A suicide note a young man wrote before he jumped from the Golden Gate Bridge, read: “I’m going to walk to the bridge. If one person smiles at me on the way, I won’t jump.”
My younger sister walked into my room after I’d first substantiated jumping out of the window. I was 11. “I know you won’t,” she said, before plopping down on my bed with a book. I sometimes think that it was the conviction in her voice that made me “give up” that night.
It was during that semester in college, when I was so depressed that I’d stopped leaving my room. One morning I found a note pinned to my door. It was from my neighbour, who I barely knew. Amanda wrote that she hadn’t seen me in a while, and wanted to make sure that I was okay. She’d also noticed that I hadn’t been going to class, and she assured me that I could catch up. She’d been sick too, she said, and our professor had helped her out a lot. She offered to let me borrow her notes.
I went back to class.
There was another semester when I was awfully homesick. I hadn’t been home in a year. I’d get dal from the cafe on the worst days, and lock myself up in my room afterwards. The chef at the dal counter would repeatedly say that he wasn’t allowed to give take-away containers with the dal. But, he’d eventually wink, whisper that this would be our little secret, and swear that this was the last time he’d give in to my pleading. I left Ron a thank-you note at the end of the semester. I told him how I’d begun to associate the dal with his laughter, rather than with my urgent need for comfort. I like to think that we’re friends now, even though I rarely get dal these days.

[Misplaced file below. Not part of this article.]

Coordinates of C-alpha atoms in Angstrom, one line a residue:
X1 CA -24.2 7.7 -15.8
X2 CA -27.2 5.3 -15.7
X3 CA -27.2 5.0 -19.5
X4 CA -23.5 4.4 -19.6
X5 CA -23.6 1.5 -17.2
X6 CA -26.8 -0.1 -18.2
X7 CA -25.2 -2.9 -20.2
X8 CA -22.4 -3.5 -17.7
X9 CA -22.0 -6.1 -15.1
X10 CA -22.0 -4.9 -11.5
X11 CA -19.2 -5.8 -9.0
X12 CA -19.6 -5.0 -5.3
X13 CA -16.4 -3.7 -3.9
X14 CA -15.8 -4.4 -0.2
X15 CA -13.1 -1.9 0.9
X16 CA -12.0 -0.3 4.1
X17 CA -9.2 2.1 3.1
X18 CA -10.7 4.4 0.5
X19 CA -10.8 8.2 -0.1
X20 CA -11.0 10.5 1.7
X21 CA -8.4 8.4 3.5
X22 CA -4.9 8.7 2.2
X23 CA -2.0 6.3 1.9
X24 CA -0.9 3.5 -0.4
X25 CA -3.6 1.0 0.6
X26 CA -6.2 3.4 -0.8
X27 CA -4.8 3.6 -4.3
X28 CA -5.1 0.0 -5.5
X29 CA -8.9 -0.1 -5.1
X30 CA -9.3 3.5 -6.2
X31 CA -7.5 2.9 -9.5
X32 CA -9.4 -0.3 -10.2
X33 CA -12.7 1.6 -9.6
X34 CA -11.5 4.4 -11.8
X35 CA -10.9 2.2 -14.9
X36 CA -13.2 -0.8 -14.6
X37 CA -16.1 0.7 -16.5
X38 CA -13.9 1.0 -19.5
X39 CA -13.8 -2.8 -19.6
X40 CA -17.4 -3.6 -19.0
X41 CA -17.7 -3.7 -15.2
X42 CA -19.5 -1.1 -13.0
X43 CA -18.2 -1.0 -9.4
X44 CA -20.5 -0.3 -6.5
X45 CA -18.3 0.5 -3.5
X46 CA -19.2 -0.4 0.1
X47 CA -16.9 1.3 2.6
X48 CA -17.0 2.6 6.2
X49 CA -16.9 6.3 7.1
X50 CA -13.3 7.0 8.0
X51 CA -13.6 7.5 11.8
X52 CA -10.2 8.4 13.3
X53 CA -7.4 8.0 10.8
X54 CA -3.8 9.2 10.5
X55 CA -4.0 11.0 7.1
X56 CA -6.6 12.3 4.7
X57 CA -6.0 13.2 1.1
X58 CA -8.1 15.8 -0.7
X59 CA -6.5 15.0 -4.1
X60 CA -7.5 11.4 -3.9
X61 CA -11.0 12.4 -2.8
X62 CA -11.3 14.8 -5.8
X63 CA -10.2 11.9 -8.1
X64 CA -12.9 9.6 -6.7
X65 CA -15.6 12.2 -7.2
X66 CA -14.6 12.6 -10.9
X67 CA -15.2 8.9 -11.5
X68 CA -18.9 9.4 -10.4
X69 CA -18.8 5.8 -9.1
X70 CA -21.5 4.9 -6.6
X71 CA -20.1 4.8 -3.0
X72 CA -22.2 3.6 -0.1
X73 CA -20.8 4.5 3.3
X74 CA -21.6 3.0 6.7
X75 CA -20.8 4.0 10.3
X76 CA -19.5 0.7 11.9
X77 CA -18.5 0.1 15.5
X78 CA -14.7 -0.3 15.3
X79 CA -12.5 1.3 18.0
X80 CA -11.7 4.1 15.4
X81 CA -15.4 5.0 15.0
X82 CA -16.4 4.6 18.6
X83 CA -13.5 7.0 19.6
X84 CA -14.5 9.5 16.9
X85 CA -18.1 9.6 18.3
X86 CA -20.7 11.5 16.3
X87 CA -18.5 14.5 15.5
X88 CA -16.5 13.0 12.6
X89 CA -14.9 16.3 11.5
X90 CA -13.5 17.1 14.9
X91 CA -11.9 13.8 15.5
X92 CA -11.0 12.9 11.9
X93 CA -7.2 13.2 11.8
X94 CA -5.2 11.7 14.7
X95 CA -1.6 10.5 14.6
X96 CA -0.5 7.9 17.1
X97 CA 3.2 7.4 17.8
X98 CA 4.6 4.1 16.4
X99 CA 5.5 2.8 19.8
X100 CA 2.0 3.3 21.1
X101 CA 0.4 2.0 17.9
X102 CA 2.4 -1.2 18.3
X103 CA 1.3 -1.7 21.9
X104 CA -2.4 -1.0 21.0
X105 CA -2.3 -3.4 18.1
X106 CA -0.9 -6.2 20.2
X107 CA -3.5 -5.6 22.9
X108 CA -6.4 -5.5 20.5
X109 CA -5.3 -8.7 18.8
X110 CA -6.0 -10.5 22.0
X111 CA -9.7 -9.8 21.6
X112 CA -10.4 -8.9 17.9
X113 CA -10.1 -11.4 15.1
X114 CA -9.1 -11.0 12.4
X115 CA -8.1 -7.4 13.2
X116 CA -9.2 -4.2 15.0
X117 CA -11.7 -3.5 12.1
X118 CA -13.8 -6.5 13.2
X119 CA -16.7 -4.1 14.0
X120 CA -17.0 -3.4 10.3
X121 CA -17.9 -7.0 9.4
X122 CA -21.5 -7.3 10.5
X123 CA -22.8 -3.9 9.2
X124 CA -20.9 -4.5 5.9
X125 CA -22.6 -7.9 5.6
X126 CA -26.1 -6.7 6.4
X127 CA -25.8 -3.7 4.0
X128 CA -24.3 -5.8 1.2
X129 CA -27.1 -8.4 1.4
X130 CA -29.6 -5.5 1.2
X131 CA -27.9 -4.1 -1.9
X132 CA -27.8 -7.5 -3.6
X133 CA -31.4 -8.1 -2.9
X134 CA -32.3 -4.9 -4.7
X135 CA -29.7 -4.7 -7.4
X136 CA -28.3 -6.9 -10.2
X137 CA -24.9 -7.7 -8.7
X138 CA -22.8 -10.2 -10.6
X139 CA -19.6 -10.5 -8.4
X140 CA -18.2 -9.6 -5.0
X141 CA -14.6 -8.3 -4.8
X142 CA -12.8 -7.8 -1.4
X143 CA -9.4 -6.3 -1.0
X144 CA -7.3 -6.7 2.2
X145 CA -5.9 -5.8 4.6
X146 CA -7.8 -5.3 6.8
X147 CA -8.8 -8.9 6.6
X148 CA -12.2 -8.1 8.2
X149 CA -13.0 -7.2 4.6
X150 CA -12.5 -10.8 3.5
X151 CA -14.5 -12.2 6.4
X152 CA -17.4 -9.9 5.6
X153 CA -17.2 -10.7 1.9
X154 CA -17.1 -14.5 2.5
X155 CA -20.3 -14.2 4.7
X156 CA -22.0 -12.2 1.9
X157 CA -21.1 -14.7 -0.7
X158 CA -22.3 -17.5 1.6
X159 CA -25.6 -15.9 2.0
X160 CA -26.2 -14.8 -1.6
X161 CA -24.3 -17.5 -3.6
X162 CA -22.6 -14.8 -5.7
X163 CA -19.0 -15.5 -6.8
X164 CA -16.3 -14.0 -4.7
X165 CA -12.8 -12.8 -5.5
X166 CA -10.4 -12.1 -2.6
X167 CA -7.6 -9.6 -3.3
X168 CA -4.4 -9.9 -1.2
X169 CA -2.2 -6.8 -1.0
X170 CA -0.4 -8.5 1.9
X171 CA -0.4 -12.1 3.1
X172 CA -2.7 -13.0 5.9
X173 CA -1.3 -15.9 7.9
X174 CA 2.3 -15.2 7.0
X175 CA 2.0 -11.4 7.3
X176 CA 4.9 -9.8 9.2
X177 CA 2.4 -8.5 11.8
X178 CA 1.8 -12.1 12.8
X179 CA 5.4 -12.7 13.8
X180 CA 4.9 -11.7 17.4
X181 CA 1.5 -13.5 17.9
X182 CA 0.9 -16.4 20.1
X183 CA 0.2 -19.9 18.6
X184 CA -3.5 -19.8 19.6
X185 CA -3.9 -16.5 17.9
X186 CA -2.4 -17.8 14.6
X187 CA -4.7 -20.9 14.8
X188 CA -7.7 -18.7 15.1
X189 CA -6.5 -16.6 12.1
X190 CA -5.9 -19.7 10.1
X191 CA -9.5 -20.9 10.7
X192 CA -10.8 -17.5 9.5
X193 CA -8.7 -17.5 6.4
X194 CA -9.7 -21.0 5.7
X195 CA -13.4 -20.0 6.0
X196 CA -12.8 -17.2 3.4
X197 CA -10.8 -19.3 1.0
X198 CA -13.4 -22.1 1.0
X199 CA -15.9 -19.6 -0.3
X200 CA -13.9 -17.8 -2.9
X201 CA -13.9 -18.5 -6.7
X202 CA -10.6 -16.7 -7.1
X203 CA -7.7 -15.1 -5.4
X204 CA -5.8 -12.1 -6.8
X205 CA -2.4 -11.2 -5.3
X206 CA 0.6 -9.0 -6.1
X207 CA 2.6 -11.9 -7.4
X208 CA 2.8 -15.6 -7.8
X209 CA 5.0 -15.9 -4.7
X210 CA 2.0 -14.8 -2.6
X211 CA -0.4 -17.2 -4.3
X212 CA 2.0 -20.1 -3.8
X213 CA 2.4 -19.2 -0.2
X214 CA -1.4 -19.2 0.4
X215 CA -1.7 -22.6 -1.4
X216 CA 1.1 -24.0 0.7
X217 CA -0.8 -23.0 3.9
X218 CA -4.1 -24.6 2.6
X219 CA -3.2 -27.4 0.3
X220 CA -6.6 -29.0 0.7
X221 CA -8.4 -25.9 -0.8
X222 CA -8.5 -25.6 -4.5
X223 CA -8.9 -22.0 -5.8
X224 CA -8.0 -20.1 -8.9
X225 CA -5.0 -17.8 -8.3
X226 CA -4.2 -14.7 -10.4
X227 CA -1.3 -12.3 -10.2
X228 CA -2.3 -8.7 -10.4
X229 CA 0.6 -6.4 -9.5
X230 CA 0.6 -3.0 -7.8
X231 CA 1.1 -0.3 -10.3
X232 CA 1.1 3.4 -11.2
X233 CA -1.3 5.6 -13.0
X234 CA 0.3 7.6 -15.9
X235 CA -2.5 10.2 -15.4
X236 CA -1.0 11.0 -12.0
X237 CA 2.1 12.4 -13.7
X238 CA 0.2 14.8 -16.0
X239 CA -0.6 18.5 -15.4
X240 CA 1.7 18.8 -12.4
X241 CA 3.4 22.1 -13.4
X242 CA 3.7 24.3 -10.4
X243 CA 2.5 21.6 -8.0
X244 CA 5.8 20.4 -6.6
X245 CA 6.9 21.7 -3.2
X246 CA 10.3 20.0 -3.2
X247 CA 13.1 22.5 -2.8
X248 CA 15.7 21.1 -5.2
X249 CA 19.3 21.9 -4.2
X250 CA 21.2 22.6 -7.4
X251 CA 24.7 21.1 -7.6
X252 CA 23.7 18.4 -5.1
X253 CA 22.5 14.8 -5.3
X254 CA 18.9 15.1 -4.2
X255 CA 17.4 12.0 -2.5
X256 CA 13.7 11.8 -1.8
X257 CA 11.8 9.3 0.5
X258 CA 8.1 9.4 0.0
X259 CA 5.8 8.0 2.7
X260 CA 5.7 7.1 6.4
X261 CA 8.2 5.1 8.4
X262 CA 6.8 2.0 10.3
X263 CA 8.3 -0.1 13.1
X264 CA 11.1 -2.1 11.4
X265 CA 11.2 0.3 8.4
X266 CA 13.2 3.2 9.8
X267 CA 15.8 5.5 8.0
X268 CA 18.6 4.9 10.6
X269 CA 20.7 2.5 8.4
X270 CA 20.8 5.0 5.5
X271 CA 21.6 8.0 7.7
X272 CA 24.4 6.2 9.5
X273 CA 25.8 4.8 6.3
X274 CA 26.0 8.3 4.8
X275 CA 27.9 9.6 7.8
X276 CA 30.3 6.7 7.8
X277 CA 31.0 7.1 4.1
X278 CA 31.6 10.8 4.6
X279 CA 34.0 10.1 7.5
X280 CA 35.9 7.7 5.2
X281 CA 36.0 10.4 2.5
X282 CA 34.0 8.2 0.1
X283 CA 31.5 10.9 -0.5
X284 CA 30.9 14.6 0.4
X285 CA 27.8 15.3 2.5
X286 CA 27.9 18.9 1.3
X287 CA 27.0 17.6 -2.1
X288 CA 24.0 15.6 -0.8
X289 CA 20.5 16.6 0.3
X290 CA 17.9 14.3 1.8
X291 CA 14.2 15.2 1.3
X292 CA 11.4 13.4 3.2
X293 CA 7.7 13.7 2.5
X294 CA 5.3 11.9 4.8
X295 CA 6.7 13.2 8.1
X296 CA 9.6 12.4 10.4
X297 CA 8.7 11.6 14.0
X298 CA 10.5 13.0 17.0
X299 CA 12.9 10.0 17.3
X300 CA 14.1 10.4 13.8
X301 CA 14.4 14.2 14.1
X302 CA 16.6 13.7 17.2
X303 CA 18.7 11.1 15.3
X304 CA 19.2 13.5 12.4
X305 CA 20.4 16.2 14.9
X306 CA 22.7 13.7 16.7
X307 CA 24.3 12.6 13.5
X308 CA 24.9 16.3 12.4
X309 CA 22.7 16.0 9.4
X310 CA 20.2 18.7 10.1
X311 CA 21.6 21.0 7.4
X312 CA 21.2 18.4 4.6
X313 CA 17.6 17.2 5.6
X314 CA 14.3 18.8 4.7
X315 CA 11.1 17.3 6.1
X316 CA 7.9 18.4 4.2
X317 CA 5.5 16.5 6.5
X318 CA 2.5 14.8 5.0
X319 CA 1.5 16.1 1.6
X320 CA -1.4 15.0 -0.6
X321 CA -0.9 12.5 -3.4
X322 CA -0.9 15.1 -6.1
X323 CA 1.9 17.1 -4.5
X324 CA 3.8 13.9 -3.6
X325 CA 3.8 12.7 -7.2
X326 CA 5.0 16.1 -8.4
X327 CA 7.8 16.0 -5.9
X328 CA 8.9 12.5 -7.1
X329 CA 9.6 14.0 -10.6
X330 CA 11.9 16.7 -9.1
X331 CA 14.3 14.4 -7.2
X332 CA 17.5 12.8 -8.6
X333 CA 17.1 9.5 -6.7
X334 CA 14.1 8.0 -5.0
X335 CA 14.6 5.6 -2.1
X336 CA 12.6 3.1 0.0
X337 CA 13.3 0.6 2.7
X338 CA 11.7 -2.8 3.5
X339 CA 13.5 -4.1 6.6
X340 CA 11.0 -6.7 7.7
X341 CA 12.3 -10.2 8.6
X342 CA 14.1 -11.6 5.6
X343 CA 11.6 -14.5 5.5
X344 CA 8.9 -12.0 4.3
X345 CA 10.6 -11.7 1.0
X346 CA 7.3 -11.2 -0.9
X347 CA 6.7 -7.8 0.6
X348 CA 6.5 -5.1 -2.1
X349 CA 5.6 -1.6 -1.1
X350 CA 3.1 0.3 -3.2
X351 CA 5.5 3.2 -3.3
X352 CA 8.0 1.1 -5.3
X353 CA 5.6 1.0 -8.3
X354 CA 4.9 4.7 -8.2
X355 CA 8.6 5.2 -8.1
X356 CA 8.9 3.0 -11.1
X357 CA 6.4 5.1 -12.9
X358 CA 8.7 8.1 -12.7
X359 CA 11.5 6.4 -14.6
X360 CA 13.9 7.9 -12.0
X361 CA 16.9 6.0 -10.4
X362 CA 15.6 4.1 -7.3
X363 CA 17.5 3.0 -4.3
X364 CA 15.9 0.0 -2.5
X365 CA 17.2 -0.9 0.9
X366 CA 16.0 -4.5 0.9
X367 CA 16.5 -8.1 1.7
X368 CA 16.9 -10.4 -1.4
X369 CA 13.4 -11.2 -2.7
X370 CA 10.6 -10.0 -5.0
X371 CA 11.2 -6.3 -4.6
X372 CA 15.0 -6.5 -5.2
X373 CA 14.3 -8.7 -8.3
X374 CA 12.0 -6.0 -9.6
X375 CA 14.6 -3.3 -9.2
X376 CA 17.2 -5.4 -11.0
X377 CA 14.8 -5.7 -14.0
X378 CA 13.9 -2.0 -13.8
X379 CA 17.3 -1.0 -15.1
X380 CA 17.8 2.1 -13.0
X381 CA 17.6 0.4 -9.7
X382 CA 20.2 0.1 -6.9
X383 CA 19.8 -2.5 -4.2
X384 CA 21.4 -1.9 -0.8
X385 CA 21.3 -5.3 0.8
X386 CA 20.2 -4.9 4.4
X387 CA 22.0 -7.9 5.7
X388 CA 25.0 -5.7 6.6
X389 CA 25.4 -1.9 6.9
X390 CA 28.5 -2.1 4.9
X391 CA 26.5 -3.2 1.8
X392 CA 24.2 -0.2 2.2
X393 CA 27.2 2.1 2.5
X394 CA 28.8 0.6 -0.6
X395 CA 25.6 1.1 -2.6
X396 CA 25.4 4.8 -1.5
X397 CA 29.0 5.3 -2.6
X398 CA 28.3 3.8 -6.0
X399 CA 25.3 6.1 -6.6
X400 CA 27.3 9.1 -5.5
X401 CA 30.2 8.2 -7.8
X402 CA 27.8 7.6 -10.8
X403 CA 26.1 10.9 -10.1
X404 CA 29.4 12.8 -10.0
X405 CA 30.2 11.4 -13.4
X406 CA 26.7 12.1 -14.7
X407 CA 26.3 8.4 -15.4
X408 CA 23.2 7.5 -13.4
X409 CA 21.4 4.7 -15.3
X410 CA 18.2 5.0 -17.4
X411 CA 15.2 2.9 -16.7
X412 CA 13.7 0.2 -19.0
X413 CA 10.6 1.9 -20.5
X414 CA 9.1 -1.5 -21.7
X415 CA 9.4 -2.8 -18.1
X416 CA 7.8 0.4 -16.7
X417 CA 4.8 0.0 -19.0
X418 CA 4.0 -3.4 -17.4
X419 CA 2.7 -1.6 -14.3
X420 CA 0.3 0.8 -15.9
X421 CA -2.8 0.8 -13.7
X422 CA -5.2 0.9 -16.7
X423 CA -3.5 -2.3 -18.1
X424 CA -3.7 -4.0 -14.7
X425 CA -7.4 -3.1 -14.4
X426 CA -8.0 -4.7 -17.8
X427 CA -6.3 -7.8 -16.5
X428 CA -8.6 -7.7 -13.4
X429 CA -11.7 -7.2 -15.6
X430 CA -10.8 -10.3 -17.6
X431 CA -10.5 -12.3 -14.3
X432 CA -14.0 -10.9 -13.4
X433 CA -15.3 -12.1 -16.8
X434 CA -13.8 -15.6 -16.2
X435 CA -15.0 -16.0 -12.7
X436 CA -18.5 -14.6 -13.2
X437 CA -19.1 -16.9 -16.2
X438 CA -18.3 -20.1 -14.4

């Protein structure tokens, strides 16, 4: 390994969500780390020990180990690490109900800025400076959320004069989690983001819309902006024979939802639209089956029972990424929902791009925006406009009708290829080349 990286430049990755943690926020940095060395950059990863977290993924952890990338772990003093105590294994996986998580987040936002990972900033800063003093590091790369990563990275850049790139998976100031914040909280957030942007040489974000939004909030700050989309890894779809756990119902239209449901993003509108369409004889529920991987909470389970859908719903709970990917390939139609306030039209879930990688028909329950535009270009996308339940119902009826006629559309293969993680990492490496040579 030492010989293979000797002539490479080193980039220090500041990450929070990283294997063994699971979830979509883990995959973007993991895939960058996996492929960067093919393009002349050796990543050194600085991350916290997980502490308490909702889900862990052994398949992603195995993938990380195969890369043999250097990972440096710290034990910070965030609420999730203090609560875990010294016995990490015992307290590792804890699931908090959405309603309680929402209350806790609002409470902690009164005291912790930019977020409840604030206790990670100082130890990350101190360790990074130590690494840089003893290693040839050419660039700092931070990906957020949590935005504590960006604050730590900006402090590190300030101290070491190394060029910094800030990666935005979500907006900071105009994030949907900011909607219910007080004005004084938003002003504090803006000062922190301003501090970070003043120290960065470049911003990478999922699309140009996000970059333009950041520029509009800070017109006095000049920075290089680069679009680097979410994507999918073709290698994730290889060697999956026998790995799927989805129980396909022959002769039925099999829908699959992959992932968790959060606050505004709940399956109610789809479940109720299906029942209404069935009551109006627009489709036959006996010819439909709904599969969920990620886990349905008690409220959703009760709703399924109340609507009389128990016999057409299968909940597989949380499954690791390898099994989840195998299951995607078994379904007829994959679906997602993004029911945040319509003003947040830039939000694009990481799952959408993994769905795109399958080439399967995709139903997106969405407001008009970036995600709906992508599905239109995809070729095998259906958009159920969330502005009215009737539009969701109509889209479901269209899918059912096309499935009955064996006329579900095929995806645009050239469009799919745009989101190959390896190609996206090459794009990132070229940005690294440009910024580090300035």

I don’t quite recall the reason, but I remember how unsafe I was feeling that night. I knew I shouldn’t be alone so I went down to the common room at 3 AM, my fingers crossed that I’d see a familiar face. Priya was in the computer lab, printing out her readings. “Can you stay with me for a bit?” I called Campus Police, then hung up after I recollected the last instance that I’d called, and the harassment that had followed. Then, I called the Lifeline. “I’m with a friend; I’ll be safe,” I said. “I just need to talk.”
Priya didn’t ask any questions when I finished, but we talked about movies until dawn.
It’s laughable that even the people who had no idea what I was going through, could rescue me from an impending crisis. I believe that anyone can make an impact to prevent suicide. You don’t have to know someone who’s struggling, and you don’t have to “talk someone out of it.”
Can you remember to smile at a stranger today?
Note: Names have been changed.